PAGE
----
ing Anderson, she ran a small web-development company and started three
successful Internet endeavors. Janet has a diverse educational background in
business, IT, law and social sciences from US, Russian, French, Cyprus and
Chinese universities. She lives and works in Silicon Valley, California.

GENERAL RESEARCH:
Stian André Kvig holds an MSc. from Copenhagen Business School. Mr.
Kvig has held several internships involving international capital markets
during his studies, and he manages a private portfolio of investments. He has
working proficiency in German and conversational ability in Mandarin.

Also thanks to Luke Masuda for his help with this project. Finally, a
special thanks to Glenn Leibowitz of McKinsey. We are both great-
ly appreciative of his invaluable support and his generosity with his
time.

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THE 1 HOUR CHINA BOOK

MEGA-TREND #1:
URBANIZATION

China is currently witnessing the largest migration in human histo-


ry. Hundreds of millions of people are flooding from the country-
side into the cities. And while over 300 million people have already
migrated in the past 30 years, McKinsey predicts there are another
350 million yet on the way.

This urbanization phenomenon is adding an average of 18.5 million


people to the cities every year. That is equivalent to adding the popu-
lation of the Netherlands to China’s cities annually. Or the equivalent
of adding the entire population of Japan every 8 years.

This process began in earnest in the 1980s when government controls


on where people could live were loosened (to some degree). Prior to
this, the Chinese population had been somewhat frozen in place. For
example, in 1980, only 20% of the Chinese population was located
in cities. In the US in 1980, it was 70%. So this massive urbaniza-
tion process is a lot about China catching up. It is about transitioning
from an agricultural to an urban industrial society.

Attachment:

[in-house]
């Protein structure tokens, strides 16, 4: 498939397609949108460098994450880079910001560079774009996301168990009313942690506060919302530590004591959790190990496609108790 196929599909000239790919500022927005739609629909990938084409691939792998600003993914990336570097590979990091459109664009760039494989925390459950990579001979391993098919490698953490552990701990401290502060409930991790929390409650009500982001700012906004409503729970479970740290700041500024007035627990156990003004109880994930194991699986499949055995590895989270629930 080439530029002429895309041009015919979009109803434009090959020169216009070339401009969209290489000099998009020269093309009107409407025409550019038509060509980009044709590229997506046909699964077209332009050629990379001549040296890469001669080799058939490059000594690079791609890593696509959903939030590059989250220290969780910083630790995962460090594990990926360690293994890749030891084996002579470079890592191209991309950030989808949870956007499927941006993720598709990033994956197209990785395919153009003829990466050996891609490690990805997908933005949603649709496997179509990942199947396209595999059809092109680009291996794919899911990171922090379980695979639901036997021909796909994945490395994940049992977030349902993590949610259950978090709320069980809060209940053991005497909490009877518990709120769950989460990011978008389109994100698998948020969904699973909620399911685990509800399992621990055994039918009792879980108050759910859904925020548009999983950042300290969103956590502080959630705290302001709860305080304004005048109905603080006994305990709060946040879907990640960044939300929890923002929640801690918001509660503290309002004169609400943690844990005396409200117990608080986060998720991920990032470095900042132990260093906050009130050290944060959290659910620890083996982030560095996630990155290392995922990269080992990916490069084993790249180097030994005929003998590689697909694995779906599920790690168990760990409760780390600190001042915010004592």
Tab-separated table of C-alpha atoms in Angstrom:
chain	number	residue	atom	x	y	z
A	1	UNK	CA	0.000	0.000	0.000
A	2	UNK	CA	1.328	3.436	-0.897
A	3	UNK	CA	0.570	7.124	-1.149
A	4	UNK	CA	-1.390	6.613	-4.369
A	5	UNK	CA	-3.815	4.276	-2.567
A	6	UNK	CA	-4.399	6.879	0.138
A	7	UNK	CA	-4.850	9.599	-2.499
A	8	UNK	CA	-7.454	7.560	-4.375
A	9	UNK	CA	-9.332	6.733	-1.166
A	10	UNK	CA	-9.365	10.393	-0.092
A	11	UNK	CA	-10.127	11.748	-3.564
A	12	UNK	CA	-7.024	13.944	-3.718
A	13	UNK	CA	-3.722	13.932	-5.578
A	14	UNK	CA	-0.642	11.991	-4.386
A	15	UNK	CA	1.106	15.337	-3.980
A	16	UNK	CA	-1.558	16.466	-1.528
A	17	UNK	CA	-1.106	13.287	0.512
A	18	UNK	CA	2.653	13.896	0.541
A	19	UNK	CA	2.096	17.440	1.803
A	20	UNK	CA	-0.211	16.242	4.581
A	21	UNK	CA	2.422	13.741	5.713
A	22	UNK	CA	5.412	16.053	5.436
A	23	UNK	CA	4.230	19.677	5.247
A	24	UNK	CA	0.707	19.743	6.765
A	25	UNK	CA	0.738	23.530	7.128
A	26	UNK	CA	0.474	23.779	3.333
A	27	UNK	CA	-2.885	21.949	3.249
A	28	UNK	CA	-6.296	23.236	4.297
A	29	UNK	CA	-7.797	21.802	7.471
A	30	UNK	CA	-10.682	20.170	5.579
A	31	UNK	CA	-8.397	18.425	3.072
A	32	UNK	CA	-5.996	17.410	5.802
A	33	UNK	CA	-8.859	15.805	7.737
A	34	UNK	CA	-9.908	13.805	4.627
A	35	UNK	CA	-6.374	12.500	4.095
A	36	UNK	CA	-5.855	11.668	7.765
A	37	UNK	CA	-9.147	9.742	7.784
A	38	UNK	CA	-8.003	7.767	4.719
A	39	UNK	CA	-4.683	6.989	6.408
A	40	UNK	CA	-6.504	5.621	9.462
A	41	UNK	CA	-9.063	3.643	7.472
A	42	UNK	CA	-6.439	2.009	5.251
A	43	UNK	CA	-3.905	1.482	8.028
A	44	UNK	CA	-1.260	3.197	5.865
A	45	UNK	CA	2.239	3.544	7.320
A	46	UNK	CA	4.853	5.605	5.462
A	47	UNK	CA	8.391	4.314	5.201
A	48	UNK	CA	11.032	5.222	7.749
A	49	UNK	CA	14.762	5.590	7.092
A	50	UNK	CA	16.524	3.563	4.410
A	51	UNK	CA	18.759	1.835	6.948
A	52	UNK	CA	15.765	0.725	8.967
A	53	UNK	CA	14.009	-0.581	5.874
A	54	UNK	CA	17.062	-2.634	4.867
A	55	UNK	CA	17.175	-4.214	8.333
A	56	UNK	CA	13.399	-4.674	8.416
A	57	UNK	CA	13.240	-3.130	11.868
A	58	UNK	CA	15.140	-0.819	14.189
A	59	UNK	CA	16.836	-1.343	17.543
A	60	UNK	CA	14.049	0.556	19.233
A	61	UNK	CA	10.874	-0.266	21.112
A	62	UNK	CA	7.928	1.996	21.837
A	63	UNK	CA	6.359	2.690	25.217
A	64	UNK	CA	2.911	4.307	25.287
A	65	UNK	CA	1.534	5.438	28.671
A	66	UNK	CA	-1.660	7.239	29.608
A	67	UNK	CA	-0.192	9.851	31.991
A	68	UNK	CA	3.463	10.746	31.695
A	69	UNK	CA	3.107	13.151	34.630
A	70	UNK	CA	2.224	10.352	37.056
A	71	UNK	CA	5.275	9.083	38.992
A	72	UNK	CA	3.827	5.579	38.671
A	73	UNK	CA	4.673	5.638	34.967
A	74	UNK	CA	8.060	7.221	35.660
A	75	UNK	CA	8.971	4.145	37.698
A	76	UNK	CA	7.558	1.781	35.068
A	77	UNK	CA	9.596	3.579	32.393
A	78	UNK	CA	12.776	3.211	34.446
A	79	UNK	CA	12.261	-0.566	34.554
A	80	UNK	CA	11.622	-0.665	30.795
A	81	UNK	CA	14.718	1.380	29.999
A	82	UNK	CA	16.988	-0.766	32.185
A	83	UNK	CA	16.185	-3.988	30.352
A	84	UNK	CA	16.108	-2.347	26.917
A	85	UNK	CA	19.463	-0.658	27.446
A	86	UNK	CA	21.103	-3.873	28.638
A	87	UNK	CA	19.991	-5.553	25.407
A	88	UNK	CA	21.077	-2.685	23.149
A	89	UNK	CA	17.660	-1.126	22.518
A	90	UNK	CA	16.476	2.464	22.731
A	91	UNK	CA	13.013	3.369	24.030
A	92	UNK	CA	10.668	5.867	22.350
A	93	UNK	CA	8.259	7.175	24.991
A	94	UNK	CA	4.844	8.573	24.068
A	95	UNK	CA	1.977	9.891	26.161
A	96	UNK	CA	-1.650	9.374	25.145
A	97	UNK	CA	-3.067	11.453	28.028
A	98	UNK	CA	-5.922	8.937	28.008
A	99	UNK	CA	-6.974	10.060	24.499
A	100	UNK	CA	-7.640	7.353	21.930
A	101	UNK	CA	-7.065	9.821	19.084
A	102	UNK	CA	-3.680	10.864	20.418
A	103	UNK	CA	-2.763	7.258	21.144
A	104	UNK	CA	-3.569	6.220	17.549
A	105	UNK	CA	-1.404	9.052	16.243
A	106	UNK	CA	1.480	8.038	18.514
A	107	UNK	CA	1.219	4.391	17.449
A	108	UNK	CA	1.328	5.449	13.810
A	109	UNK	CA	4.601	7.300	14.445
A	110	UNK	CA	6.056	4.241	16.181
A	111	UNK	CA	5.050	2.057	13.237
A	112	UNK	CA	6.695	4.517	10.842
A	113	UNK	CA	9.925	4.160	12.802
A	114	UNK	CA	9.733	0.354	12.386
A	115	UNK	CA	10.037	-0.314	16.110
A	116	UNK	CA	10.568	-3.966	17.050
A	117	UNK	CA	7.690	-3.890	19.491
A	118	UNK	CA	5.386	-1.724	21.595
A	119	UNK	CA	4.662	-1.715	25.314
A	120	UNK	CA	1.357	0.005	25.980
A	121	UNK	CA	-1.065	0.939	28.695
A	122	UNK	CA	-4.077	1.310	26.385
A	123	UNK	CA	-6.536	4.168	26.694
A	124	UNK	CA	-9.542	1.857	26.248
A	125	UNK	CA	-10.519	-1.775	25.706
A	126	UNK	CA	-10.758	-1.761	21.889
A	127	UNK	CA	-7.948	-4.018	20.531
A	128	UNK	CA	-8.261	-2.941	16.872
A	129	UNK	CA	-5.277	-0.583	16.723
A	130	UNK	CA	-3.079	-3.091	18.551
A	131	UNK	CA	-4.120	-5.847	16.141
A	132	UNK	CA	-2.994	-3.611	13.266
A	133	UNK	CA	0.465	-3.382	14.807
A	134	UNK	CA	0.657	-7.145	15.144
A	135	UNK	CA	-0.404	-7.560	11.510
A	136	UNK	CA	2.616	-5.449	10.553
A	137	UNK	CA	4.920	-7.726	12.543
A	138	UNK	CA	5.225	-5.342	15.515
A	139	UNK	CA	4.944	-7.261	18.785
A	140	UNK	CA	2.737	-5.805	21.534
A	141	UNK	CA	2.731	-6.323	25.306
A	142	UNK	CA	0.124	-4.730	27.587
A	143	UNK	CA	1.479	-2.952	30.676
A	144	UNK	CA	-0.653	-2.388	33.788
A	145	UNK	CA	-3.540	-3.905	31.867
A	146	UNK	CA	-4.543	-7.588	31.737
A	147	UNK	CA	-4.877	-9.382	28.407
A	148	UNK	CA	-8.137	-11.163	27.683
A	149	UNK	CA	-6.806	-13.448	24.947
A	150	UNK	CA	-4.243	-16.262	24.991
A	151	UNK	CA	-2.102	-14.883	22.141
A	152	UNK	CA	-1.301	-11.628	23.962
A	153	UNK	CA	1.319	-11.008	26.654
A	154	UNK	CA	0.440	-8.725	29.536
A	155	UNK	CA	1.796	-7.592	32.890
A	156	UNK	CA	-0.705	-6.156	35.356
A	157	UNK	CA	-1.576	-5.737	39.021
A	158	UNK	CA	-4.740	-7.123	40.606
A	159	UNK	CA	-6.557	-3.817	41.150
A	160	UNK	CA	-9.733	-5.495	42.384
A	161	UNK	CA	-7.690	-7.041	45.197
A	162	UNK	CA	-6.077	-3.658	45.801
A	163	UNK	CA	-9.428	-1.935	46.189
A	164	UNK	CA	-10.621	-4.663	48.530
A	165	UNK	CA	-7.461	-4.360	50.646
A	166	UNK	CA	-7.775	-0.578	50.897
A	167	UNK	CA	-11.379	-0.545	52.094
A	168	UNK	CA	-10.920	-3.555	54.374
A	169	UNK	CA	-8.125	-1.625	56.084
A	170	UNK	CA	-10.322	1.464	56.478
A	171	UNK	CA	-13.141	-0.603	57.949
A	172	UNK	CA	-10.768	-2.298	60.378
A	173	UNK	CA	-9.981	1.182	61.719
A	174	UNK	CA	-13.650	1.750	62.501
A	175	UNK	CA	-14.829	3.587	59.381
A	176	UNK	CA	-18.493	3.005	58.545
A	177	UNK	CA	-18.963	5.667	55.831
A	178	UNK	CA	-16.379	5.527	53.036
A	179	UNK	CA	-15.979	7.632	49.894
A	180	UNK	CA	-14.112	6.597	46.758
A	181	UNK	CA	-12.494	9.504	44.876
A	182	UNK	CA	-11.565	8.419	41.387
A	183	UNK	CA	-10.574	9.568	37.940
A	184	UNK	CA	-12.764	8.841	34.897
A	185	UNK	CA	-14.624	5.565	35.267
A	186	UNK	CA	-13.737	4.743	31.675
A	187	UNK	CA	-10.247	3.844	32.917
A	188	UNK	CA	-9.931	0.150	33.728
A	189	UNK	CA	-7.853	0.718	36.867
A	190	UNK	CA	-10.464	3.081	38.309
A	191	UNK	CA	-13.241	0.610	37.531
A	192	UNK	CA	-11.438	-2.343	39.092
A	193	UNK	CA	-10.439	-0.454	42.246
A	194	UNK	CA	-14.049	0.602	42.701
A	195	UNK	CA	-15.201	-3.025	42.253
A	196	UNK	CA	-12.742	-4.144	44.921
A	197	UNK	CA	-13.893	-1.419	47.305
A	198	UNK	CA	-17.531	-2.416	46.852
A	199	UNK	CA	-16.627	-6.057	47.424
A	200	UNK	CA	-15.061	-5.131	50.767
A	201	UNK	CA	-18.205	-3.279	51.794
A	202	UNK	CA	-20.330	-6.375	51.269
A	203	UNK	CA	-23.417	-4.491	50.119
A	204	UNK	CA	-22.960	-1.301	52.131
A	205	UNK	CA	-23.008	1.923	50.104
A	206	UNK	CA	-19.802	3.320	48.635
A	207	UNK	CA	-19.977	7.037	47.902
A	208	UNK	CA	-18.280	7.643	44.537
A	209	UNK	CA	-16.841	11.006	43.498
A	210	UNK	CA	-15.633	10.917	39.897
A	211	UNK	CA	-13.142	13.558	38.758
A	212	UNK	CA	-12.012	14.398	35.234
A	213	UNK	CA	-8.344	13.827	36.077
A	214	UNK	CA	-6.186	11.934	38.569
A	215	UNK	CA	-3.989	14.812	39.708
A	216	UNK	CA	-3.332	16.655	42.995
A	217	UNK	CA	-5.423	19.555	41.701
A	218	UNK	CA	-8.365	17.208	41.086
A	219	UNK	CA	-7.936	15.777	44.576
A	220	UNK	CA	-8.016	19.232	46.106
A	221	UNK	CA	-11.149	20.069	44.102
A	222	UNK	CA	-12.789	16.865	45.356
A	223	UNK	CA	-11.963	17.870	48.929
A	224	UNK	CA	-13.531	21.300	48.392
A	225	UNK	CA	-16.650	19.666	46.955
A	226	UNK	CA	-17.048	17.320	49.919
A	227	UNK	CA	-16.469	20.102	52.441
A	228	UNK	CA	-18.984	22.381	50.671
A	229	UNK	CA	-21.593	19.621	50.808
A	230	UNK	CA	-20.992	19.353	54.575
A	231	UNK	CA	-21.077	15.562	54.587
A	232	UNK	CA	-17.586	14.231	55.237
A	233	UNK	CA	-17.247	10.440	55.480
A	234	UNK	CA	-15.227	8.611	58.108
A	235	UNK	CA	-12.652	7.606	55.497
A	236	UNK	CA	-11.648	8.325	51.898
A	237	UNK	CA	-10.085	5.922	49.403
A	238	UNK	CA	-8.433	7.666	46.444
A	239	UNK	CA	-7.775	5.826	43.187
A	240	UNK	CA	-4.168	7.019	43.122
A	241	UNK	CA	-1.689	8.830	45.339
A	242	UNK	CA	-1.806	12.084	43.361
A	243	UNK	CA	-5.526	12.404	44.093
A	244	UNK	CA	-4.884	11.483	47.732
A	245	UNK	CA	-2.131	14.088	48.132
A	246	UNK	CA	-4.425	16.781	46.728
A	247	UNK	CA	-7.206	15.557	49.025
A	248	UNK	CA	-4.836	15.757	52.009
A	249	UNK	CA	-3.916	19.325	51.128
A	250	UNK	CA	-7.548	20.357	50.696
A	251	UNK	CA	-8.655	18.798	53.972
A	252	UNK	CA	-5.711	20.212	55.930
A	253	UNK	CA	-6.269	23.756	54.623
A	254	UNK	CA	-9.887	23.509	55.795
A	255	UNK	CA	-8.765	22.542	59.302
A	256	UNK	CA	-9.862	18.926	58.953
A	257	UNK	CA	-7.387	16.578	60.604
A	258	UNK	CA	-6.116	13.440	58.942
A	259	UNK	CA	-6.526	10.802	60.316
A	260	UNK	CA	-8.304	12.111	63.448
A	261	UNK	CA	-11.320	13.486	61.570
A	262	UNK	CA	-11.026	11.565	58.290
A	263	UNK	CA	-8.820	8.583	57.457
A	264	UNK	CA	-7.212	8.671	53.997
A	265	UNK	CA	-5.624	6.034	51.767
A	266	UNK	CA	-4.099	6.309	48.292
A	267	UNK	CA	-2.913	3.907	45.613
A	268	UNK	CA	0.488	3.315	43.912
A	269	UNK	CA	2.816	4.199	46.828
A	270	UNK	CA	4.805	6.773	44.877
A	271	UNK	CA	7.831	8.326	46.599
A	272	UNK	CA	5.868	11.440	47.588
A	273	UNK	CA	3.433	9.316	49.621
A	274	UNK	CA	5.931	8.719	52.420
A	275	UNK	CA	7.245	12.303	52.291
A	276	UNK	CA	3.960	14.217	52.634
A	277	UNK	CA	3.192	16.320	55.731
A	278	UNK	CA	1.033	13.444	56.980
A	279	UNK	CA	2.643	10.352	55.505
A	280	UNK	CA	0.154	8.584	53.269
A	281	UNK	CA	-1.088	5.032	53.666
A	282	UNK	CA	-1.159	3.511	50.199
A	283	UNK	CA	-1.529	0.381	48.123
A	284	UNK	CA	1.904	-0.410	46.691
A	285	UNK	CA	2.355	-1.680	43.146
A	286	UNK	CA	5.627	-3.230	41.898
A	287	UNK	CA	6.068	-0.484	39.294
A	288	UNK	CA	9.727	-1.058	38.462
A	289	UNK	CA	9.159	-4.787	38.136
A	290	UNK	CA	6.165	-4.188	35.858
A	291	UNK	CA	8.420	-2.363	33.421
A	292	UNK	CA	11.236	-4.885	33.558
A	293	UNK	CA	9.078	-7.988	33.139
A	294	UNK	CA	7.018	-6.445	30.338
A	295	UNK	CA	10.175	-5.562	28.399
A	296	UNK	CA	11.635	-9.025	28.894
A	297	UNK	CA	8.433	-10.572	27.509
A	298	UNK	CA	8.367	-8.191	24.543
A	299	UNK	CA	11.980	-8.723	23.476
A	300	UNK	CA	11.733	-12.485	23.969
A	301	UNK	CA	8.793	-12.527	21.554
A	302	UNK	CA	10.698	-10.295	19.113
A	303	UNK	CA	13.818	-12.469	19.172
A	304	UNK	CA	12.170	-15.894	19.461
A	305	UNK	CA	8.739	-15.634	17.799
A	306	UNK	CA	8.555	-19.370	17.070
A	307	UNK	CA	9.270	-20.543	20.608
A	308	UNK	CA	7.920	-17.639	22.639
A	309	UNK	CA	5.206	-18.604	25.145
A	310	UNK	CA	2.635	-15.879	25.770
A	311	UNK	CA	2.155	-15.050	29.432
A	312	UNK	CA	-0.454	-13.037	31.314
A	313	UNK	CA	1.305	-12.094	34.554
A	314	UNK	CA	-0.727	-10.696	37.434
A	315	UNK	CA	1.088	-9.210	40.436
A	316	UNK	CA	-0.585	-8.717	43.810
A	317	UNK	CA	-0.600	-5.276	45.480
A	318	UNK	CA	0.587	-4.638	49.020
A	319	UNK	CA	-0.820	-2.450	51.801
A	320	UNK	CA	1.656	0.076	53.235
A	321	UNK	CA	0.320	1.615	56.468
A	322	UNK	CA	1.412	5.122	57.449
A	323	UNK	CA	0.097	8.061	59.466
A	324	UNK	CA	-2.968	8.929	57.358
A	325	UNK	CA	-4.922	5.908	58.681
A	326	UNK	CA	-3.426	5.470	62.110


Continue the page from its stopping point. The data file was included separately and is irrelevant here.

Such a huge migration of people changes almost everything: cities,


required infrastructure, environmental impact, required resources,
the economy, etc. As cities contain virtually every aspect of life, such
a migration changes virtually everything in China. However, this is

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MEGA-TREND #1: URBANIZATION

not just an economic and demographic trend (which we will discuss).


It is also a cultural phenomenon.

For many Chinese, the move from their home village to the city
is a key moment in their lives. Workers, young college graduates
and even entire families have strong memories of leaving their vil-
lage for the first time and taking the train ride to Shenzhen or
Shanghai. As in America’s great migration West in the 1800’s, this
movement into the cities represents the search for opportunity
and a better life.

Urbanization is our first China mega-trend. We have placed it as the


starting point in our chart (below)—as it is the most important phe-
nomenon shaping China. We will make just a few key points about
this trend (helpfully noted as Key Points) and we will tell a short sto-
ry about its impact. This will be our process for each chapter—one
story and a few Key Points.

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On national holidays, workers return to their villages from the cities. Rain delays during
these periods can cause massive congestion—as in the Guangzhou railway station in
January 2008
© Tan Qingju/ChinaFotoPress